In this post I will again hammer wake-up calls into my own camp, researchers in the field of individual and population wildlife ecology, including the theory of habitat selection and and animal space use. For example, I have previously claimed that the Burt legacy has hampered progress in individual home range modelling, as has standard calculus done for population dynamics of open systems (including spatially extended versions). The two classical toolboxes for space use models; based on specific postulates from statistics and standard mathematics, are hampering progress towards improved model realism. As long as there still is a strong reluctance to replace these postulates by extending the theory head-on in the direction of biophysics of memory-influenced processes it is my personal conviction that the quagmire will prevail. However, there are now rapid and promising progress from research outside the traditional community of ecologists.
These directions are pointing towards spatial models from two directions; on one hand the progress comes from physiological research on the functioning of the brain’s complex information processing. On the other hand progress comes from the field of physics dealing with models with so-called “stochastic resetting of particles”, including memory effects. I’m convinced that combining these disparate directions of research will in due course bring focus on a unification: the concept of parallel processing and the complementary theories of MRW and the Zoomer model.
Ecologists should take notice. Such a development may potentially rattle the more dogmatic framework of space use theory, for example by offering solutions to the old problems of simulating Allée effects, Taylor’s power law, pink noise spectra in population series, and long distance connectivity in population structure (complex network topology, pointing towards alternatives to classic metapopulation models).
What regards brain research, professor Marianne Fyhn, Associate Professor Torkel Hafting and their research group at the faculty of Medicine, University of Oslo, are investigating processes in the brains of awake, behaving animals in order to better understand how the brain works in real time, and reveal the mechanisms underlying perception, learning and memory. Recent progress is astonishing! The same regards the Nobel laureates and Professors May-Britt Moser and Edvard Moser at the Kavli Institute and the Centre for Neural Computation, Trondheim. They are interested in the fundamental neural computations underlying cognition and behaviour. To decipher these computations, they focus on the mechanisms for mapping of local space in the mammalian cortex. Their past work includes the discovery of grid cells. Grid cells are place-modulated neurons whose firing fields define a triangular array across the entire environment in the actual nerve system. These cells are thought to form an essential part of the brain’s coordinate system for metric navigation.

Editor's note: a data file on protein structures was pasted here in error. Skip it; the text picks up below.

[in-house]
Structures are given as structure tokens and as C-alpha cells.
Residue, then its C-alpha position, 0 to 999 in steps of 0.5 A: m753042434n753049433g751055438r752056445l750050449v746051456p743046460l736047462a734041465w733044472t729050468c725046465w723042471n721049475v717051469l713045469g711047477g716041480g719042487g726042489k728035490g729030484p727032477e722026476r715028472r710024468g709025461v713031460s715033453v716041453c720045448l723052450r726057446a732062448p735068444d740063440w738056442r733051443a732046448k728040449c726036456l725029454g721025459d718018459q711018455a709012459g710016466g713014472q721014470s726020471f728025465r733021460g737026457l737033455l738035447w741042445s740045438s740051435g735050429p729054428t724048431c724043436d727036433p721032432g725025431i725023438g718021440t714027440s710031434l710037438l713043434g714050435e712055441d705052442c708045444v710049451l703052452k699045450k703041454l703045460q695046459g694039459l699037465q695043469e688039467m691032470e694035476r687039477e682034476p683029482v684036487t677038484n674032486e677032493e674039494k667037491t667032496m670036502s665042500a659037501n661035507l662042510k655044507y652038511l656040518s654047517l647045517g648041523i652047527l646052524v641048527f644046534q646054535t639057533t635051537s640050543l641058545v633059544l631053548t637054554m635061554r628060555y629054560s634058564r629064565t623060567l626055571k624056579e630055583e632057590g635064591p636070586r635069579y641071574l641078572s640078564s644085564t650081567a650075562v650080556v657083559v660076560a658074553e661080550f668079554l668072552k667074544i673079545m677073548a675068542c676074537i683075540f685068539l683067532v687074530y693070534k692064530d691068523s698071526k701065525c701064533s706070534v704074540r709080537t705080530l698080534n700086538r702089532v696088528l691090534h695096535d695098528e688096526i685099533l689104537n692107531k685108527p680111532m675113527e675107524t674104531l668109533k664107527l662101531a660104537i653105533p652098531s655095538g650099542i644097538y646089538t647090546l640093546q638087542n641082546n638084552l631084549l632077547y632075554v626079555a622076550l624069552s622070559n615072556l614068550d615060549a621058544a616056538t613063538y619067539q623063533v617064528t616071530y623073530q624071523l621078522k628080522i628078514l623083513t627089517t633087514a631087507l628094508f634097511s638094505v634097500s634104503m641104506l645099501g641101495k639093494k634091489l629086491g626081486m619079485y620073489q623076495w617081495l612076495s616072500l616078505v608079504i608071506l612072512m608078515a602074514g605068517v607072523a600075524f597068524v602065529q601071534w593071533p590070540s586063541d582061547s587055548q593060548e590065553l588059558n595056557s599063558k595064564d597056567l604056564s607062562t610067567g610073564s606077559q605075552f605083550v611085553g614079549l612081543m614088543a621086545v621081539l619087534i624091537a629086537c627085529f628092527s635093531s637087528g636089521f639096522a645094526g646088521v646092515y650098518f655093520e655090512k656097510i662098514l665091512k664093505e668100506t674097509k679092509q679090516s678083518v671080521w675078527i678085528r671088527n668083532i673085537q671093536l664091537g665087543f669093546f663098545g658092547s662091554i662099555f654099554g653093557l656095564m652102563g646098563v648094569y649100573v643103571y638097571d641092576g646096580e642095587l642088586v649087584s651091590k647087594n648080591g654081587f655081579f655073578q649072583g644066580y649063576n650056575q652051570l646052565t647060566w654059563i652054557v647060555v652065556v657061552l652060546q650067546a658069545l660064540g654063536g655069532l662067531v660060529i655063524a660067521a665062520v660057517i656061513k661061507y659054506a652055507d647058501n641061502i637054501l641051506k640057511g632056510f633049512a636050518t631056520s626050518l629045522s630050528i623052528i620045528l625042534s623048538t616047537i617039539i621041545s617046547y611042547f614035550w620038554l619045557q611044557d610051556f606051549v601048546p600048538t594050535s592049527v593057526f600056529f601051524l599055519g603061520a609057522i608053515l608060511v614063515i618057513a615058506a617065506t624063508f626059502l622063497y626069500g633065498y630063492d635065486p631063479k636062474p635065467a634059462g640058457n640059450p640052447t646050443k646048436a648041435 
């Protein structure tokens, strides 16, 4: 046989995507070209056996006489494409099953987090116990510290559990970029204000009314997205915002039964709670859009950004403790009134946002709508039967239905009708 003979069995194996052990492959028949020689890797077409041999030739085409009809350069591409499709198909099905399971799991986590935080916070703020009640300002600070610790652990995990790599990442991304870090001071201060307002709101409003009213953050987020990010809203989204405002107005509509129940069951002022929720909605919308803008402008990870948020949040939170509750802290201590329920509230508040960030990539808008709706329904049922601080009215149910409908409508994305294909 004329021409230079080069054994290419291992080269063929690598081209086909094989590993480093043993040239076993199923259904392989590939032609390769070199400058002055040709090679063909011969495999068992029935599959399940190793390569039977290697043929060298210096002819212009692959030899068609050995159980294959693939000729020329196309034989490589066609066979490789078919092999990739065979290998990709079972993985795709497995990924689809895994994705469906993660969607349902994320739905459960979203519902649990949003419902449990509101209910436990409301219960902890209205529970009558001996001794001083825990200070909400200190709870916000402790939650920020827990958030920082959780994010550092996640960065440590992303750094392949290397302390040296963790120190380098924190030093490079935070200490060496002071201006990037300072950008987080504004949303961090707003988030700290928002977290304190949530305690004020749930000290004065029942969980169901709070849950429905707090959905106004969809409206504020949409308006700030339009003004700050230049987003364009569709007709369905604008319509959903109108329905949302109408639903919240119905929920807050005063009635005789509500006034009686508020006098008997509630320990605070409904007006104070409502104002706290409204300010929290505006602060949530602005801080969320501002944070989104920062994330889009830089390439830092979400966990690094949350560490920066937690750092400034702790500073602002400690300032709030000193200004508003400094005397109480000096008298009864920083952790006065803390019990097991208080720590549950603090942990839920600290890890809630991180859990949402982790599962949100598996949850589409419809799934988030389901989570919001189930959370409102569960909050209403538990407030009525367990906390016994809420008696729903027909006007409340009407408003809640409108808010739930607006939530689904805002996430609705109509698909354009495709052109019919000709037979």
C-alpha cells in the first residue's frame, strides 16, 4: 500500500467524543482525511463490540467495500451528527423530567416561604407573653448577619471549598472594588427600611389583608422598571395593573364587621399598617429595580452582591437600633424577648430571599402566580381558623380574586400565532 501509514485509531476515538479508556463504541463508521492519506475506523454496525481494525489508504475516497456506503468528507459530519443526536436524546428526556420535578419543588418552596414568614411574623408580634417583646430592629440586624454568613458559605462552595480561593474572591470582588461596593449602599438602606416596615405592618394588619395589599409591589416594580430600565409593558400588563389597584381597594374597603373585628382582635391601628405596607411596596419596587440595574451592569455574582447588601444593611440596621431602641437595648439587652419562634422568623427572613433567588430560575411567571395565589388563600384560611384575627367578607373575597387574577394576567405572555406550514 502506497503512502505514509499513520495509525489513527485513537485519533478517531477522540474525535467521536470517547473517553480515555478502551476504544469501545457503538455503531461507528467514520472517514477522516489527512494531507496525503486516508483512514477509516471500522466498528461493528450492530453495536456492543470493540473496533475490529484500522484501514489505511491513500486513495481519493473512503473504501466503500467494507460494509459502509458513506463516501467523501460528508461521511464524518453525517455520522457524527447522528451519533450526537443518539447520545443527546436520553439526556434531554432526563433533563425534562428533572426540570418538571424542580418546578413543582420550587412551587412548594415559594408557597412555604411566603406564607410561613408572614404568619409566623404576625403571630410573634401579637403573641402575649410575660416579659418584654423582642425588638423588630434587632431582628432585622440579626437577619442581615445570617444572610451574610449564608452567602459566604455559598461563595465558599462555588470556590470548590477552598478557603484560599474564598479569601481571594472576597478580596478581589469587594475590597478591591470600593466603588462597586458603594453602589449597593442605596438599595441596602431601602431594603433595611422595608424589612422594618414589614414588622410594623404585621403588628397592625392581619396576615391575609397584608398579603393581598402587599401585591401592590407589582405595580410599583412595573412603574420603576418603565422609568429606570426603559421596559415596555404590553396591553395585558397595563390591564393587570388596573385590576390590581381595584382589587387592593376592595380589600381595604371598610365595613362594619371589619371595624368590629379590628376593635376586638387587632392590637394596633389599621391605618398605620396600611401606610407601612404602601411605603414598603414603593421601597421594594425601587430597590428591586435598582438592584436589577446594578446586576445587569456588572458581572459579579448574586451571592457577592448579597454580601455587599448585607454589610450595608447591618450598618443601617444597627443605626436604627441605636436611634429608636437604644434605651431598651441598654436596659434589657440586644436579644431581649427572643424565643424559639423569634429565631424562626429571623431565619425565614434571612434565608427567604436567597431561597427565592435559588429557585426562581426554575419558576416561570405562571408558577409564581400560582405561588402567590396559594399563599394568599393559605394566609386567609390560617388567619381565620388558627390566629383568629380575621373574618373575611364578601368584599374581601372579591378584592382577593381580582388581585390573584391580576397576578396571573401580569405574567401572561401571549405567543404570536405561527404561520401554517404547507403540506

I’m sensing that these breakthroughs in brain research on memory and GPS-like functions may be approaching the concept of Parallel processing in spatio-temporal navigation at a rapid pace.
What regards the concept of stochastic resetting of particles, in a recent review Evans et al. (2019) generalize this rapidly expanding field of non-random path crossing of moving particles (i.e., a core property of MRW) to an arbitrary stochastic process (e.g. Lévy flights or fractional Brownian motion) and non-Poissonian resetting (e.g. power-law waiting time distribution for intervals between resetting events). They also go on to discuss multi-particle systems as well as extended systems, such as fluctuating interfaces, under resetting. They consider memory effects, which implies resetting the process to some randomly selected previous time (like MRW). Finally the review gives an overview of recent developments and applications in the field. By the way, it also refers to some MRW papers (Gautestad and Mysterud 2005; 2006) as application of particle resetting in a biological context.*
*) However, the MRW model and the parallel processing concept were introduced already in my Dr. philos. thesis from 1998 and in Gautestad et al. (1998).
Evans, M. R., S. N. Majumdar, and G. Schehr. 2019. Stochastic Resetting and Applications. arXiv:1910.07993v1 [cond-mat.stat-mech].
Gautestad, A. O. and I. Mysterud. 2005. Intrinsic scaling complexity in animal dispersion and abundance. The American Naturalist 165:44-55.
Gautestad, A. O. and I. Mysterud. 2006. Complex animal distribution and abundance from memory-dependent kinetics. Ecological Complexity 3:44-55.
Gautestad, A. O., I. Mysterud, and M. R. Pelton. 1998. Complex movement and scale-free habitat use: testing the multi-scaled home range model on black bear telemetry data. Ursus 10:219-234.